A call for papers from the The iGov-Institutions and Governance Program of the University of California, Berkeley, and the Robert Schuman Centre of the European University Institute:

The iGov-Institutions and Governance Program of the University of California, Berkeley (with the support of Professor Christopher Kutz) and the Robert Schuman Centre of the European University Institute (with the support of Professor Olivier Roy) are funding a series of papers on Islam and Religious Norms in the Public Sphere. The papers will be presented during 2 workshops (one in Florence and one in Berkeley) and will be published as working papers on the network website together with policy briefs. This is a call for proposals for papers.


From the ban of minarets in Switzerland, to the question of crucifixes in public schools in Italy, to the English High Court ruling on Jewish identity in the case of admission to an orthodox Jewish high school: the sacred has emerged into secular democratic politics.

This “return to the sacred” encompasses both a re-emergence of religious norms and ideas into public sphere and, as a result of globalization, an increasing disconnect between religious norms and regional cultural markers.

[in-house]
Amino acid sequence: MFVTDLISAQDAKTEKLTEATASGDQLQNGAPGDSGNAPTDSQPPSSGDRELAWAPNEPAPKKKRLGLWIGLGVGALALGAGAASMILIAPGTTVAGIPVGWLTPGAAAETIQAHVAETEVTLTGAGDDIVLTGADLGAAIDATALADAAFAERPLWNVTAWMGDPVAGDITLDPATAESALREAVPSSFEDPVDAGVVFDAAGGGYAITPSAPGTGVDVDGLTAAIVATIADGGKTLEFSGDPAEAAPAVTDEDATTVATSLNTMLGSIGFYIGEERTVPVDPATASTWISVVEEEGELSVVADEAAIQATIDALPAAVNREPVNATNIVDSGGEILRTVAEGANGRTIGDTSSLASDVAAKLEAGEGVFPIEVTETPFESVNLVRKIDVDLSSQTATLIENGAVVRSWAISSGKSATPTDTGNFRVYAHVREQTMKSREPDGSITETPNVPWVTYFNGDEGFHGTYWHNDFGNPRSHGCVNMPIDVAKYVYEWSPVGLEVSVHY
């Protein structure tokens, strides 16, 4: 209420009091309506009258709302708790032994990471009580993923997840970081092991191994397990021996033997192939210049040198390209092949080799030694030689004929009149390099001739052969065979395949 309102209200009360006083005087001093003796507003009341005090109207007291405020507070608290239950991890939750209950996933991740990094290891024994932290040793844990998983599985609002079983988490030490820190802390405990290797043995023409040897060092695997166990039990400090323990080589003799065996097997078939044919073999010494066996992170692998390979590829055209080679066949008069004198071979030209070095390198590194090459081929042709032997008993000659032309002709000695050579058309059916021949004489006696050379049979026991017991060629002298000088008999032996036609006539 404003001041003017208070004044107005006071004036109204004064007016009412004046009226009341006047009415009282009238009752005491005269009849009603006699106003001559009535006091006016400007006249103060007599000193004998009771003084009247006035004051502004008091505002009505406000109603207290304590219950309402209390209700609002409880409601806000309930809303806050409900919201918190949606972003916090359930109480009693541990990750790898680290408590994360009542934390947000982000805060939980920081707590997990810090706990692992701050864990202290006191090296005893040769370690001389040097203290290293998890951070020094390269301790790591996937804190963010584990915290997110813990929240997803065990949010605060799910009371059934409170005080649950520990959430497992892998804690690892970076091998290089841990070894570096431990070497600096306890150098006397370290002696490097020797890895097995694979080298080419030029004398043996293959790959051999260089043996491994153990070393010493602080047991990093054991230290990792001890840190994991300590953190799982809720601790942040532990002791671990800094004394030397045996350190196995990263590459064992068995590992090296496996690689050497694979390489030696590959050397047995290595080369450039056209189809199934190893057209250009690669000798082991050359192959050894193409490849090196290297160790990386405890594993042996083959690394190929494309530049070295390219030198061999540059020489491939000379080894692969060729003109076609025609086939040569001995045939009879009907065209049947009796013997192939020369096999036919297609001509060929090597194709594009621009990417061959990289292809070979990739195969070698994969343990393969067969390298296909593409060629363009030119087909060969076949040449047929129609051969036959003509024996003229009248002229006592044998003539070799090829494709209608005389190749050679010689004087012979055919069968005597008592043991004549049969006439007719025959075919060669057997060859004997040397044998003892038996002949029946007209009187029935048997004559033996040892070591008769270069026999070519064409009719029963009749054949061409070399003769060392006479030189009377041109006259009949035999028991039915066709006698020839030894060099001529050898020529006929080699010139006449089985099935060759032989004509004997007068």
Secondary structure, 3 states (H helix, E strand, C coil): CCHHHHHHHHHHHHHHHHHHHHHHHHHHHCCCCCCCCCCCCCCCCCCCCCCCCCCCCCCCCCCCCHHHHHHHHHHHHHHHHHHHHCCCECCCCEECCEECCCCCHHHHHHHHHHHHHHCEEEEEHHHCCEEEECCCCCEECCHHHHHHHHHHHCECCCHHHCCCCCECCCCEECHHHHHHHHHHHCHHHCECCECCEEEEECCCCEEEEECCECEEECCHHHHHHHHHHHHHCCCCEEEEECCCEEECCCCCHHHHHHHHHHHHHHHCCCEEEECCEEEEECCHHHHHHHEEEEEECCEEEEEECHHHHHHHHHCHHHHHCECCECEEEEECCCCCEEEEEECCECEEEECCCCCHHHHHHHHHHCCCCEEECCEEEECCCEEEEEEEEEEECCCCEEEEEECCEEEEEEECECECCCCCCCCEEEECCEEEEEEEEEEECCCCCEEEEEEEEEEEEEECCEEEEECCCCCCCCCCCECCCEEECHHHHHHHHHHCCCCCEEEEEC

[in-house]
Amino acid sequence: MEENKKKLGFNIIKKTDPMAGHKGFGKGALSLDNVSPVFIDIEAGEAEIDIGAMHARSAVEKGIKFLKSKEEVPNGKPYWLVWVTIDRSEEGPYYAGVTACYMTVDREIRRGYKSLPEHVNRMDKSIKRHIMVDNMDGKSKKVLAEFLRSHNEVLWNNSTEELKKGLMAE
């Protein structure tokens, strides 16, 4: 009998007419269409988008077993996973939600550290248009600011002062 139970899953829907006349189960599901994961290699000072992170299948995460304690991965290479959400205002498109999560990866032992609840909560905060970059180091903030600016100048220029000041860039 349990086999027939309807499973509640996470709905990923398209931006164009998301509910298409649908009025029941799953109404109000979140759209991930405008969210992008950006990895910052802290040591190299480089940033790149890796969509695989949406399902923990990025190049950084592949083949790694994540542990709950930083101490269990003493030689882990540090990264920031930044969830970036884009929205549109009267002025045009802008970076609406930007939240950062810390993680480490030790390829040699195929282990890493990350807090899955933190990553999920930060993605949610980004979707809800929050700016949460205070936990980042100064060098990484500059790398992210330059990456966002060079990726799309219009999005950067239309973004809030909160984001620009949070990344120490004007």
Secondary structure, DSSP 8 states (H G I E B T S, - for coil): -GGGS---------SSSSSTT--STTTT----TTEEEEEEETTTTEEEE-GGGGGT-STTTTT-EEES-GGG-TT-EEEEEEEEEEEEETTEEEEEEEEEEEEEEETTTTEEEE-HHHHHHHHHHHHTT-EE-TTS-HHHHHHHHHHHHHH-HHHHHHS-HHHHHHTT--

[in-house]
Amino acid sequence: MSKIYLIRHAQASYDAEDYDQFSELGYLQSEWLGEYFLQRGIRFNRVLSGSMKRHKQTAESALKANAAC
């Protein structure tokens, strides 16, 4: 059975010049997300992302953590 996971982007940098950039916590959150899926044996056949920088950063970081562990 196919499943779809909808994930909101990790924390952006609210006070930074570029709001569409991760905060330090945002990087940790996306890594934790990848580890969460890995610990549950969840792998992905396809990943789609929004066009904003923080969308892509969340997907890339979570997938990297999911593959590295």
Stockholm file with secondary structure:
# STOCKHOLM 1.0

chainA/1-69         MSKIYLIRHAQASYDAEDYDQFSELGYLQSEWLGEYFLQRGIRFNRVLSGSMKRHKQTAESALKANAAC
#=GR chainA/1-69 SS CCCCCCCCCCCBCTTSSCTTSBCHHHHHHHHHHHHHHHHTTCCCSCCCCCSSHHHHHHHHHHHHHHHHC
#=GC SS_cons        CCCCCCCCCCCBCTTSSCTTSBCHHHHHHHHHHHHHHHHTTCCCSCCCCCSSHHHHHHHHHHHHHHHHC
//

In our post-9/11 world, the media has focused on ‘newly’ discovered Muslim populations in the West, often casting this religious group in ethnic terms. This has led Western governments to use problematic tools and lenses – assimilation, secularization, and multiculturalism – to deal with religious “minorities’” role in the public sphere. These are problematic because they mistake the relation of religion to culture and politics within pluralistic states.

The RPS network, anchored by U.C. – Berkeley and the Robert Schuman Center of the European University Institute (EIU), aims to shed new light on these issues by recasting the supposed tensions between Islam and the West in light of broader questions about religion’s relationship to modern politics and society. The RPS international scholarly network will analyze the call by people of all faiths for greater recognition of religious norms by governments, legislatures, and schools.

The research will have clear relevance for public policy on both sides of the Atlantic by directly addressing how political demands and religious identities can be respected while still complying with the secular principles underlying Western democratic traditions.

Further details and instructions for submission are available here.

This project is funded by the SSRC’s Academia in the Public Sphere: Islam and Muslims in World Contexts program.